Seagate May Be Mulling Over Becoming Private Company Again

Seagate Held Talks with Previous Private Owners

by Anton Shilov
09/23/2010 | 05:53 PM

Seagate Technology, one of the world's largest makers of hard disk drives (HDDs), has reportedly negotiated with its previous private owners over potential buyout. The sides did not reach agreement over price and the deal is unlikely to happen, it is noteworthy that Seagate wanted to become private again and was searching for potential investors.


The talks between Seagate, Texas Pacific Group (TPG) Capital and Silver Lake were held in recent weeks and have already ended. The deal, which would have been valued at about $7 billion, is unlikely to happen, according to sources of Bloomberg news-agency. Since Seagate was not meeting some of the financial projections that the two financial companies based their deal on, the negotiations did not result in another takeover of Seagate because of disagreements over price.

“The personal computer market is going to have a weak finish to the year and the market for hard drives is oversupplied, so there’s margin and price pressure,” said Ashok Kumar, an analyst at Rodman & Renshaw LLC.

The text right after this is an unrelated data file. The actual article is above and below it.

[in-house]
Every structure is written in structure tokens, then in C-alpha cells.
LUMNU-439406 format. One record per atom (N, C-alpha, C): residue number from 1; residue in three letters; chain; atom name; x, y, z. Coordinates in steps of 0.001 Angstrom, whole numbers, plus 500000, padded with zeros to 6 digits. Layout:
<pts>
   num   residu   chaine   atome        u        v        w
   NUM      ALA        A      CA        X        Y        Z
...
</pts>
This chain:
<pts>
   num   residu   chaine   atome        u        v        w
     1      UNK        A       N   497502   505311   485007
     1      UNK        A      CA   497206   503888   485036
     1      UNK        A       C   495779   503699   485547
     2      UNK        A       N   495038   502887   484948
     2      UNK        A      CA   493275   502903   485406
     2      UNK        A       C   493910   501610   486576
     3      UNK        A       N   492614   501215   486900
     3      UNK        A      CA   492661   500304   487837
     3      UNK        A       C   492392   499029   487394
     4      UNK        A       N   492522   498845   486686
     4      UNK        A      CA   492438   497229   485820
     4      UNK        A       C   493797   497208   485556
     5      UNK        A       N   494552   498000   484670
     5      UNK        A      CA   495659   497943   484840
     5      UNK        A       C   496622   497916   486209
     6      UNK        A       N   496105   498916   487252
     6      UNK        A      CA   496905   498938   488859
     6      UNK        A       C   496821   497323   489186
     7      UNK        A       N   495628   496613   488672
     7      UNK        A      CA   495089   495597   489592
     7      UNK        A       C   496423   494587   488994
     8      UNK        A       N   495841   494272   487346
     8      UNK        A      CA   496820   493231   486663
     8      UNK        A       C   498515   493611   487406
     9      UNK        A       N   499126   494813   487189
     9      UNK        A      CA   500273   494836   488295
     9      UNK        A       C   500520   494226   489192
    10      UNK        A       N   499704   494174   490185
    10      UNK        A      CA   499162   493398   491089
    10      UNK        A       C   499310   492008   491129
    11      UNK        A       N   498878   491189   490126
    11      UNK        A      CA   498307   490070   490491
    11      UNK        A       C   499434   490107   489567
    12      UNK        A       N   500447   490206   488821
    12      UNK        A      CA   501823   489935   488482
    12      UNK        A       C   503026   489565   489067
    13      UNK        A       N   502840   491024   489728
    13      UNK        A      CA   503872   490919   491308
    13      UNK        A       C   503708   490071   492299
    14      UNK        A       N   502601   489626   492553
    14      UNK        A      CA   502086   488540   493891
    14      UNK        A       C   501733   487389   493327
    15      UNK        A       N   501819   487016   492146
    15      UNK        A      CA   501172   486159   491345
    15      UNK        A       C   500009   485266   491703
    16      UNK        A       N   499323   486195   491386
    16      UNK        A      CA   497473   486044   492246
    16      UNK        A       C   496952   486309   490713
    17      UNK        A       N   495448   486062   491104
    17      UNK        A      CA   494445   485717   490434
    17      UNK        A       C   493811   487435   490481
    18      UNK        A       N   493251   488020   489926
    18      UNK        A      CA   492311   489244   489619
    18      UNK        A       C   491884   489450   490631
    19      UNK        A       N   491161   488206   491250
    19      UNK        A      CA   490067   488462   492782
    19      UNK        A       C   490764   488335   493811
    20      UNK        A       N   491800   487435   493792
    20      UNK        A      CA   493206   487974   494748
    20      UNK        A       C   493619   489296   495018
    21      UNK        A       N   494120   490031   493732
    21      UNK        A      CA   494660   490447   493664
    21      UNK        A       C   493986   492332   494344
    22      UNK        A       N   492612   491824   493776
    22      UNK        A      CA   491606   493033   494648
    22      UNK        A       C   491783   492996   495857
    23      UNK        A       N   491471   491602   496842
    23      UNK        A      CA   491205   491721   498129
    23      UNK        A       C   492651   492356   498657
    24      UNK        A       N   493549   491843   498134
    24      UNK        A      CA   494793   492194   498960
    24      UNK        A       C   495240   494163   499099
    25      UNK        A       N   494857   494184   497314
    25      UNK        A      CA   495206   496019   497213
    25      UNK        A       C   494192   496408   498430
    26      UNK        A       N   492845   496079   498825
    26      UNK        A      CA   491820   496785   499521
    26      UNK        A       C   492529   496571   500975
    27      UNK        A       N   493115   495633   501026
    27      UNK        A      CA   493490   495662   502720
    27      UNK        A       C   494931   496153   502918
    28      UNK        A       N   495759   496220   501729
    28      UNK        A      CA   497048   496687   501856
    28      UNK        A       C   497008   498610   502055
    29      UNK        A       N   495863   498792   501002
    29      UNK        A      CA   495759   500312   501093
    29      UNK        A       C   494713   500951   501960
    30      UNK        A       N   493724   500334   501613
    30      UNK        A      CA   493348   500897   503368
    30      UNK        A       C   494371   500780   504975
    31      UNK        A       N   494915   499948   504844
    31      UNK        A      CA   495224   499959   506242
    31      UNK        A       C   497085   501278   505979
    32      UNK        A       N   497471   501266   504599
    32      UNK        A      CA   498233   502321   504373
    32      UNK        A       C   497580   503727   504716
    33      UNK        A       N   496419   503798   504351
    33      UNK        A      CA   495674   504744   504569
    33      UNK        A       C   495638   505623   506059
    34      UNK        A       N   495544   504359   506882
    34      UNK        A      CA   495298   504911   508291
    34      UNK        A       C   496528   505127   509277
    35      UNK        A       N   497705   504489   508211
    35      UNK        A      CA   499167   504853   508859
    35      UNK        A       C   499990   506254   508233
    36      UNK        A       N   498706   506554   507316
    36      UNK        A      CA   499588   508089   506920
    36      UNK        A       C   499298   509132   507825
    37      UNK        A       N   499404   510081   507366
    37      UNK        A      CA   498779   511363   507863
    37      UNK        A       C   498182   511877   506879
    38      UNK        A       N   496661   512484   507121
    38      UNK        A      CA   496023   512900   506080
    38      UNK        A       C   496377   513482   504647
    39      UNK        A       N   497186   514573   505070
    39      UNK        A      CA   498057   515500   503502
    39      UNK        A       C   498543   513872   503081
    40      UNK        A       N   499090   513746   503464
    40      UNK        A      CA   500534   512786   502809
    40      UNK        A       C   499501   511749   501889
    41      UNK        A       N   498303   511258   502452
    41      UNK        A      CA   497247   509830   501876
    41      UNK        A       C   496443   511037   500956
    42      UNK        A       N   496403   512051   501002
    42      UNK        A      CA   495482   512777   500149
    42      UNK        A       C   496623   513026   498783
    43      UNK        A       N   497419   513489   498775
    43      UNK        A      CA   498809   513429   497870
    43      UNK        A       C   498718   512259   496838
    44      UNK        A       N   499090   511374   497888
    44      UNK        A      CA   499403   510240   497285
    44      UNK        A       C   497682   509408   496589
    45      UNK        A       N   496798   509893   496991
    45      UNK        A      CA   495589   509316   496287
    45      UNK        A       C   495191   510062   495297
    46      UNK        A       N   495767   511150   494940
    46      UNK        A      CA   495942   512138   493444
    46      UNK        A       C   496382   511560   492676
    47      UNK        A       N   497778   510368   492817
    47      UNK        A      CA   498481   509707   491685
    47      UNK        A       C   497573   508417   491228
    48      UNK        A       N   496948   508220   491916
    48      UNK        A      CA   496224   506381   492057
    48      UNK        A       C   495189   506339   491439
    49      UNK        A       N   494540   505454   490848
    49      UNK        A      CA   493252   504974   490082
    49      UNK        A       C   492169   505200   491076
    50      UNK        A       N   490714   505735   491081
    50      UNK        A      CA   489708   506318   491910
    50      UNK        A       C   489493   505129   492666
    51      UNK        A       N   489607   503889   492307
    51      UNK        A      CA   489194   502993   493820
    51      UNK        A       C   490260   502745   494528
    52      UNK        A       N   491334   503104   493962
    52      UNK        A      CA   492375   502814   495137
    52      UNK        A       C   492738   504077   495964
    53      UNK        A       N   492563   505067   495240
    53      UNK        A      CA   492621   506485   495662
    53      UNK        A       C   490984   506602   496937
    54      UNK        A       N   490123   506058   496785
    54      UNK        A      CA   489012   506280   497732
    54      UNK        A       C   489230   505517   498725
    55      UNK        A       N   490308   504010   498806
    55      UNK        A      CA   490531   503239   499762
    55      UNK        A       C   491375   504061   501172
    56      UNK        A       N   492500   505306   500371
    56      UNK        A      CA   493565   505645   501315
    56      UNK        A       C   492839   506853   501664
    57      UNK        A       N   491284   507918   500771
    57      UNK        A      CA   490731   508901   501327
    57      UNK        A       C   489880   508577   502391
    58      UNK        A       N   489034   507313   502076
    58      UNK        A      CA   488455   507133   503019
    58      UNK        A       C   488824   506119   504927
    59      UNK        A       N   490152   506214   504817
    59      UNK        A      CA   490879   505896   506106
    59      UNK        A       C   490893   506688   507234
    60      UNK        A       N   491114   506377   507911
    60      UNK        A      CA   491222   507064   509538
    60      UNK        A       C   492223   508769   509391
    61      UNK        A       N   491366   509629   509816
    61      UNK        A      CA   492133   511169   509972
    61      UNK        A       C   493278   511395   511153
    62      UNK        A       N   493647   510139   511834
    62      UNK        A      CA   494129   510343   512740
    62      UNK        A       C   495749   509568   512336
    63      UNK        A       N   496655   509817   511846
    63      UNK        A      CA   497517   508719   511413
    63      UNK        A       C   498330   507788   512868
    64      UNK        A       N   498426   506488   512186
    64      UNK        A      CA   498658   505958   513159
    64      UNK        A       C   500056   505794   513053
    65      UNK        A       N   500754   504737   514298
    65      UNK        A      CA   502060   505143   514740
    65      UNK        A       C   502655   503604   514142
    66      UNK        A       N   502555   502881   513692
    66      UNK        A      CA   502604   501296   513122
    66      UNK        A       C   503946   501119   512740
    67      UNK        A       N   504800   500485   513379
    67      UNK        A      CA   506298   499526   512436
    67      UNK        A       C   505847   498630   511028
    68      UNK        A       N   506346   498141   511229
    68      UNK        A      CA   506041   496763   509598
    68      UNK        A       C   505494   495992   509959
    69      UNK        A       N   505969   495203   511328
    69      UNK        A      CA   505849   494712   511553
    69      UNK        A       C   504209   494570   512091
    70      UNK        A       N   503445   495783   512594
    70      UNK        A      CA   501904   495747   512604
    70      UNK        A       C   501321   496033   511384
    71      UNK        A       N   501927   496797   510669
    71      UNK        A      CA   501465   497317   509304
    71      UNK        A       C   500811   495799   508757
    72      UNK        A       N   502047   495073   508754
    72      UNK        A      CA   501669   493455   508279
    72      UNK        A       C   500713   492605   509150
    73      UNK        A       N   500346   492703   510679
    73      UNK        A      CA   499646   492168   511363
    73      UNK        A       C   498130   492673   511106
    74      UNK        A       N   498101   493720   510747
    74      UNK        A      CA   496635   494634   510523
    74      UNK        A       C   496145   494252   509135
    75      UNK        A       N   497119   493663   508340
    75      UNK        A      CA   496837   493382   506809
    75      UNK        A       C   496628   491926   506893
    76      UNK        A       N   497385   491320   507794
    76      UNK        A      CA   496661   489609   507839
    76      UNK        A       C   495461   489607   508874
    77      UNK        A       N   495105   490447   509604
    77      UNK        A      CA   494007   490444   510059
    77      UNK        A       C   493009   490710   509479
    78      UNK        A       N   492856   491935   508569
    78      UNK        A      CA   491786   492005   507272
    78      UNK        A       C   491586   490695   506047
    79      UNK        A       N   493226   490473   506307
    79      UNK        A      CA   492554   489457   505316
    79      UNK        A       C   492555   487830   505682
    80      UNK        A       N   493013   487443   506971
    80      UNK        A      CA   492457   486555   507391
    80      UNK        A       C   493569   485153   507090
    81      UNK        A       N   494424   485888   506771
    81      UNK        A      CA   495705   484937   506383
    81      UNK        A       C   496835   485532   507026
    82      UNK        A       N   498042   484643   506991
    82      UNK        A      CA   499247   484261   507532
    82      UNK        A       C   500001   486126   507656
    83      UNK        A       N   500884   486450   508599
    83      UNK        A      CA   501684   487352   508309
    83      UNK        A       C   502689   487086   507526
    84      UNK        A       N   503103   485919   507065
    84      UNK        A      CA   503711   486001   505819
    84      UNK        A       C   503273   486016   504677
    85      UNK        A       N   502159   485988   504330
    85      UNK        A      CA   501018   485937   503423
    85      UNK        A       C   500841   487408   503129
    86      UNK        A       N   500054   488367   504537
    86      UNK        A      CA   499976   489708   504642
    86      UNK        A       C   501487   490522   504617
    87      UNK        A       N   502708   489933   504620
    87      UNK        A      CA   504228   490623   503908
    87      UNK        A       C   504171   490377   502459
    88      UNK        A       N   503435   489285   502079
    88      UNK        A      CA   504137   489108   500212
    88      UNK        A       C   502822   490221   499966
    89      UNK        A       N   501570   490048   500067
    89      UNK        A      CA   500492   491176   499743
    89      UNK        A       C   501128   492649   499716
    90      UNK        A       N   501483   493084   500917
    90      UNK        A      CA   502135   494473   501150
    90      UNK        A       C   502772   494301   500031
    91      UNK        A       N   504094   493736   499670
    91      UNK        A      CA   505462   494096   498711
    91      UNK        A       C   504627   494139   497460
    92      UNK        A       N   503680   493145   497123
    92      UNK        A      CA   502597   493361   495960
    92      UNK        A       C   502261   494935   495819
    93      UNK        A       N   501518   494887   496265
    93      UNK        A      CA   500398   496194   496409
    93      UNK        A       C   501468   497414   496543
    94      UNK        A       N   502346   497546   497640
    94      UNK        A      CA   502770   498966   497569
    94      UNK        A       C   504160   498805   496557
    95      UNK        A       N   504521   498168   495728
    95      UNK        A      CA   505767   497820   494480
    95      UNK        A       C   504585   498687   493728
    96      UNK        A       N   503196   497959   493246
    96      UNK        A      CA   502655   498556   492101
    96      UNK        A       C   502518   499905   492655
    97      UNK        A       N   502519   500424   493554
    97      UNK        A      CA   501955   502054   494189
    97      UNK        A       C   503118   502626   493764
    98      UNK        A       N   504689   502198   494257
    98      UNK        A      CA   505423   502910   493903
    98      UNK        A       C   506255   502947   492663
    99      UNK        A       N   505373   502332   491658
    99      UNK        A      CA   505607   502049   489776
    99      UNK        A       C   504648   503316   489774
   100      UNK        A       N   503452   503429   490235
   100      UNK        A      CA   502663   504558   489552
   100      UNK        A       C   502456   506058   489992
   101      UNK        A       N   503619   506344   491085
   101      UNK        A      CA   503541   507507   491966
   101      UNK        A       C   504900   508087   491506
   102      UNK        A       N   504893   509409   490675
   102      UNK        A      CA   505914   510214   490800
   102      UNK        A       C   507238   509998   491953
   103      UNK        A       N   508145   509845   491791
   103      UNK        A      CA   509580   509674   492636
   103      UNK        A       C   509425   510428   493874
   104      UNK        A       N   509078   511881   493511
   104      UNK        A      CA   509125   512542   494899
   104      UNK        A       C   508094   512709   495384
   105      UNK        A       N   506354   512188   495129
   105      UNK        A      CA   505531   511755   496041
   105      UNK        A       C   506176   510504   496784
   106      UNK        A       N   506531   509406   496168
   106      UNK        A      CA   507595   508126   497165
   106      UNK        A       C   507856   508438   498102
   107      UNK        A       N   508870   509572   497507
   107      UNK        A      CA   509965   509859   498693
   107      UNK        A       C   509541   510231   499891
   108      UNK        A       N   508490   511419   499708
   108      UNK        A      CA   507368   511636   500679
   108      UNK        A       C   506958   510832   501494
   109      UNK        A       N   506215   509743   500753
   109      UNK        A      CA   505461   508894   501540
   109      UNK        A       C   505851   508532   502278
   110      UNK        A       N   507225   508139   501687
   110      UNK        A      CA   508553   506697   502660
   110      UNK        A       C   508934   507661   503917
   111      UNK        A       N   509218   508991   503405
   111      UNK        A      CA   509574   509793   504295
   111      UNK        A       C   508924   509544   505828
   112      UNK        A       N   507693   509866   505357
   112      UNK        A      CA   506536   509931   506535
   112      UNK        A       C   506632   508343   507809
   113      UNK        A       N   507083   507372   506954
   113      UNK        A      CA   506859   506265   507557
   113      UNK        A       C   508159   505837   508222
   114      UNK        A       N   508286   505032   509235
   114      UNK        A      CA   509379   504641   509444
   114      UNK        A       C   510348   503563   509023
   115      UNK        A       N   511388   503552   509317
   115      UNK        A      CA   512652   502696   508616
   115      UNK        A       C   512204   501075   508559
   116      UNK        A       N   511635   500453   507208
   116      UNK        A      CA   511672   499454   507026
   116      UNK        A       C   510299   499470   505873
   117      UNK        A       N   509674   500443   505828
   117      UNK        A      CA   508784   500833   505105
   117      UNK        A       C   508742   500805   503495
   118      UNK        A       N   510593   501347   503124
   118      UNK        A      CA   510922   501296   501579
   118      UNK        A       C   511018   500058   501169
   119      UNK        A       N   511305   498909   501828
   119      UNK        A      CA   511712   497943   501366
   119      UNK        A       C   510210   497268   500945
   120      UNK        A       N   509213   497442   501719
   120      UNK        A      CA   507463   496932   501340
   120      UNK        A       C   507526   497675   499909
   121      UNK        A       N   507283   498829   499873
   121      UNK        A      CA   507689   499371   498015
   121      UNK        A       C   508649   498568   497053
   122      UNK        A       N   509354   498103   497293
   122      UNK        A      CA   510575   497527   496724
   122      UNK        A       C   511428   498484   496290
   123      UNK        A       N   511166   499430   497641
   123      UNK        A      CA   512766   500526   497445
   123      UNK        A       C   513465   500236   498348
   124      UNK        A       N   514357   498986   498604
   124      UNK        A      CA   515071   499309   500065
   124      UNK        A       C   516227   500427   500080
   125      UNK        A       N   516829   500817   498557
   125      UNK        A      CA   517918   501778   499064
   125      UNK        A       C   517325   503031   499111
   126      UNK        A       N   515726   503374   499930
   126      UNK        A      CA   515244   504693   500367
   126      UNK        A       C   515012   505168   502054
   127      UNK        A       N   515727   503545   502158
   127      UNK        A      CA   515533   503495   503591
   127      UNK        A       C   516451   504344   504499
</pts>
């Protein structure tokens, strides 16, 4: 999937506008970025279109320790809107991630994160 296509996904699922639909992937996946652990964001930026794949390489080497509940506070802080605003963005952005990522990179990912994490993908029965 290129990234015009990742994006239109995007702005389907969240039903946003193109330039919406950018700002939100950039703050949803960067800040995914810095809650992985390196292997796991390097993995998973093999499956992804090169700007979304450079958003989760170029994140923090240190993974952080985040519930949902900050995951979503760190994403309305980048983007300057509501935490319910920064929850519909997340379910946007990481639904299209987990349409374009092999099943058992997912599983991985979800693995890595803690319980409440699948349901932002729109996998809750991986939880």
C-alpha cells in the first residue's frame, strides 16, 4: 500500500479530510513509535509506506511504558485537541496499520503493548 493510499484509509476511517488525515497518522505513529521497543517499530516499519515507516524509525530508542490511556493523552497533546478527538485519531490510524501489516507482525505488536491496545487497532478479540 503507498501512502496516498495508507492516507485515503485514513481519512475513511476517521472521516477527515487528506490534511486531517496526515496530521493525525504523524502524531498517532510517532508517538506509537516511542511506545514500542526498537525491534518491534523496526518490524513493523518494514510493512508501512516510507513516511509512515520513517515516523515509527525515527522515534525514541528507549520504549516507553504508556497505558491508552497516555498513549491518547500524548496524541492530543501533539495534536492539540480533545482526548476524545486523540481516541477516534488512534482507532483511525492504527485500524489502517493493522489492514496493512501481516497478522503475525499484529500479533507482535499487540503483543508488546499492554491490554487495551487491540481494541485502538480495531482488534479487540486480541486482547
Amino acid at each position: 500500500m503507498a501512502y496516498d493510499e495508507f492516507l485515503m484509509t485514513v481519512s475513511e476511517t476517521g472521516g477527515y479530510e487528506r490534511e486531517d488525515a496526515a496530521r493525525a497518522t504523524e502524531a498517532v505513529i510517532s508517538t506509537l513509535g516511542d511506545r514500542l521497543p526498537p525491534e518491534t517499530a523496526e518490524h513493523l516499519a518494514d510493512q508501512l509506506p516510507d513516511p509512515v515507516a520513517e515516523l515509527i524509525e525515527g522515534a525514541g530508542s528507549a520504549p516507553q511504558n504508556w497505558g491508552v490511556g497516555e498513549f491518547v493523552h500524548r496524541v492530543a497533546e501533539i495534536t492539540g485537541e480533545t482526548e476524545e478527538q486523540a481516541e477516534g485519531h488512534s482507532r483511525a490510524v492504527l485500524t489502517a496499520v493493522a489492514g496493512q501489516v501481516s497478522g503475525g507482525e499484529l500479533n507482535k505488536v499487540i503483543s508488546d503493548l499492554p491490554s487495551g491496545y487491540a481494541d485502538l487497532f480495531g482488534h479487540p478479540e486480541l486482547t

While all leading makers of hard drives had a tough period due to the world economic crisis, at this point the situation is much easier for them. Even though Seagate has lost its  HDD unit share leadership, the company still earns more than anyone in the hard drive storage industry. In any case, the turmoil days are more or less over for Seagate.

The reason why Seagate wanted to become private company once again remains unclear. In the year 2000 the company was undergoing a huge reorganization and actually needed financial support and stability. At present Seagate executes more or less efficiently, even though its stock has been decreasing since January, 2010, mostly due to overall business conditions. But maybe this is the time for another reorganization of Seagate? In the coming years the company will face changing world, where solid-state drives and cloud services will play more and more important roles. Perhaps, the company needs another tangible reshape and in order to free the hands of executives, it wants have stable financial backing from private-equity firms?